As you went through the door, past the rickety old racing machines (where the horses would judder along badly maintained rails, and you’d bet on which one made it to the end first – if you got it right, it would spit coins at you),

On the left, there was the “Prize Bingo”. This was great for the mams and aunties. I don’t think I ever went with my mam, but certainly went with my aunty when I was about 13, this would have been the first time I went there, it can’t have been log after it opened.

On the right were the arcades, on the far, right were the miniature bowling alleys. More on them in a bit

So, as I mentioned, the first time I went there was with my aunty. Now, she used to read the blog, finding out what I get up to, but apparently they stopped reading many years ago because I swore too much. I think that was a polite way of saying I’m a disappointing nephew. Ahem, Anyway, I knew that we went there, because I can still remember seeing the mechanical 7-segment display on the wall, showing the jackpot. No LEDs for us, not in those days!

I remember one of the very first times I was let out on my own, to an event. I must have been about 14 or 15,, and a slightly younger lad called Ste was with me. PJ and Duncan (as they were known back then), were headlining a local radio roadshow.. Of course, I cared little for their music, and while hordes of screaming girls belted their lungs out at the sight of the wee Geordie Grinners, myself and Ste got up to other activities, such as playing Ridge Racer in there.

When the whole Ridge Racer craze died a few years later, games started evolving, and Ridge Racer disappeared. They invested in new, large generic arcade cabinets, what you could sit down on, the controls would be separated from the game by about 4 feet, but the monitor would be comfortably large enough to see. One all-time favourite on here was, of course, Track and Field, the 1983 Konami classic. The original game used buttons, these cabinets used joysticks and buttons, making the whole running bit a whole lot easier. Unfortunately, due to the physical nature of the game, the joystick would always be broken, and the buttons unresponsive. Of course, you can’t find that out until you’ve deposited your 10p.

Other machines had more obvious faults. A “Punchout” had one of its monitors just showing a bright line (The flyback transformer was loose. Ironically, sometimes giving the machine a good thwack would bring it back to life.)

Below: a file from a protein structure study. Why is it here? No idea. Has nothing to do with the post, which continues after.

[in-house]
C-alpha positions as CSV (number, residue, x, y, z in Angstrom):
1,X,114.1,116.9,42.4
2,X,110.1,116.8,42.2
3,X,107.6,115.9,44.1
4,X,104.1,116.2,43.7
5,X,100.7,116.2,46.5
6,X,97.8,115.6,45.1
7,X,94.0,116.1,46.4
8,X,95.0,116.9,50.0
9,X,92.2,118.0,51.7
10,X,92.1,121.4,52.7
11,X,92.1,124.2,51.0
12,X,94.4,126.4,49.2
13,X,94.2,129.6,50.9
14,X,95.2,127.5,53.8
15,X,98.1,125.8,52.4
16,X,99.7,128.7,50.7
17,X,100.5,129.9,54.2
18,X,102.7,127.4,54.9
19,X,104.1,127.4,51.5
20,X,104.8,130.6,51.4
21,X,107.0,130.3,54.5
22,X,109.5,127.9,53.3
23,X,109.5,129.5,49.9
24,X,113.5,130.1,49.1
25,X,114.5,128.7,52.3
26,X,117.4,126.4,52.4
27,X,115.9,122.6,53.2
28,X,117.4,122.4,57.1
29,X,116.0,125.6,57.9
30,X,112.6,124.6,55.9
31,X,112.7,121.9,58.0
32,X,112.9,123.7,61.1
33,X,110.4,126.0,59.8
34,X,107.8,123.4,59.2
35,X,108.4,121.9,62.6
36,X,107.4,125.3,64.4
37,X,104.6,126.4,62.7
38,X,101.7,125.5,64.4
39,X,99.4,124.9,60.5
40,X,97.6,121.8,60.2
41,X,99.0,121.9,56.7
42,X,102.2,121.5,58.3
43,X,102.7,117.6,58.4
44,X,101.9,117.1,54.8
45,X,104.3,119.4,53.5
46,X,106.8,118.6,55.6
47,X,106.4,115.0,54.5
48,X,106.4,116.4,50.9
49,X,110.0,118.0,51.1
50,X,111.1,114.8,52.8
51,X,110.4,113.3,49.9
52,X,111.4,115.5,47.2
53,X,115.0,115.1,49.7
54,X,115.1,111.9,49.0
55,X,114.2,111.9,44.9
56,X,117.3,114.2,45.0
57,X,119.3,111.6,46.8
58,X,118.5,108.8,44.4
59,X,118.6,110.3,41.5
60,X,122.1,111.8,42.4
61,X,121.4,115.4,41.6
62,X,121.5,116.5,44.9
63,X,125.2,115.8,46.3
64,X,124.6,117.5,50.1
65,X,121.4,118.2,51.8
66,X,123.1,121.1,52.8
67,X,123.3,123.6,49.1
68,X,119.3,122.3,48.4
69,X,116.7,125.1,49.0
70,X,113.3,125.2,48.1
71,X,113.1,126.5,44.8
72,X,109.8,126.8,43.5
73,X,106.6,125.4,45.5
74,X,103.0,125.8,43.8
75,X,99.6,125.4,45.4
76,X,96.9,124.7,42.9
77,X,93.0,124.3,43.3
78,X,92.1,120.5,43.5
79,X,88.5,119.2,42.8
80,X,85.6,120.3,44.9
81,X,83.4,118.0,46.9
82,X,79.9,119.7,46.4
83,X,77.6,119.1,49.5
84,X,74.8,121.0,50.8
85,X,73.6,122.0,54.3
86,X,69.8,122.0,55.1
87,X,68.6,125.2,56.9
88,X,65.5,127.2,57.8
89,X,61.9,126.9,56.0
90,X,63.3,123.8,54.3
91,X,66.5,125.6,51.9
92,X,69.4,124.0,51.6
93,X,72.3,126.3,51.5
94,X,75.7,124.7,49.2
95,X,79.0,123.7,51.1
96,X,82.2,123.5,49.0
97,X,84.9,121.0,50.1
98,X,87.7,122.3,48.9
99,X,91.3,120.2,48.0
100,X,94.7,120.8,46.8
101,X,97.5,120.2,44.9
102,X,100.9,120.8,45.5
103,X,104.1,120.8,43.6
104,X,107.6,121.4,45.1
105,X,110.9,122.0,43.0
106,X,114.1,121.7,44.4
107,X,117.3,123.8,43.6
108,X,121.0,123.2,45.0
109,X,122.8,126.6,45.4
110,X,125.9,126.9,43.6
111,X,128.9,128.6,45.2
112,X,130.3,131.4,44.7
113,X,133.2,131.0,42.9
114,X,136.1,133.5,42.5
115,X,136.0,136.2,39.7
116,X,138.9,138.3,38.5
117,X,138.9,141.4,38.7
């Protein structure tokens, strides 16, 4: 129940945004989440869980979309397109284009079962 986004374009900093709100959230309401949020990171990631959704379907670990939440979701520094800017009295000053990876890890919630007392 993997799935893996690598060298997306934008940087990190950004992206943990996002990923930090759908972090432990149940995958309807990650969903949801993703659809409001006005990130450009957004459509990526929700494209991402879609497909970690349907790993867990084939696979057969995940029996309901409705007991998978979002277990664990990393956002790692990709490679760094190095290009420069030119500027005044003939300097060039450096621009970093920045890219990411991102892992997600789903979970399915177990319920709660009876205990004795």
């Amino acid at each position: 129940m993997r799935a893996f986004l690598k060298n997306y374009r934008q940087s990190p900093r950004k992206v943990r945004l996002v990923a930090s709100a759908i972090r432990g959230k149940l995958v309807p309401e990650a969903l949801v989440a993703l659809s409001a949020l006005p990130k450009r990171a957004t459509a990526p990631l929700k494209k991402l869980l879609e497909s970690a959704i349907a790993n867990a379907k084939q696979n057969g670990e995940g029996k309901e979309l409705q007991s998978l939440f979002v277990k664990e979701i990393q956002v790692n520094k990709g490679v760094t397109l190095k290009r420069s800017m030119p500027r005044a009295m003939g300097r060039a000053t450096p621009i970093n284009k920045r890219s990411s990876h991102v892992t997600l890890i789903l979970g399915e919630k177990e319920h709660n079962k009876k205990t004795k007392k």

The years went on, and as I got older, I frequented it a lot more, usually with Chris. I went there on the day that I got my GCSE results. You know, to take the incredible feeling of disappointment away.

By this time, It was obvious to see that the arcade part of this place was beginning to go down the tubes. The mini-bowling had stopped working, part of the arcade got replaced with a tiny indoor go-karting track, and the few arcade machines that were there, fell more and more into disrepair. On my last ever visit, I noticed that even my beloved “Track + Field” had a board fault, as the colours were all wrong – the track showing as white background with black lines.

Shortly after, the arcade was gone. Rumour has it that the games were sold off really cheaply.

The only place that remained open was the pub “Coaster’s”. I don’t recall ever going in it, but I do have memories of a manager (who shall remain nameless) at an old place I worked at, offering to buy us curry every Friday night. Naturally, it was free food, so we all agreed. He’d disappear for about two hours, get absolutely legless in Coaster’s, drive back (hence the anonymity), and serve us all up with lukewarm curry! While I absolutely do not condone drink driving, it’s safe today what these Friday nights were the catalyst for my love of the spicy stuff – from takeaways anyway.

The manager retired, and Coasters closed. I don’t think there was any coincidence in this., but you never know.

And so, that concludes my brief history of The Longscar centre. Rather like The Wesley, I have a feeling it’s going to be even more of an eyesore than what it was beforehand…

That WAS Emtertainment part 4… no, really, it IS the end this time.

It is, with a heavy heart, that this time really was the last time I’d ever step foot in a That’s Entertainment. I know, I sort-of jumped to conclusions a few weeks ago when I wrote that initial post after I knew they were closing, and unfortunately, I sort-of pre-empted everything I wanted to write here.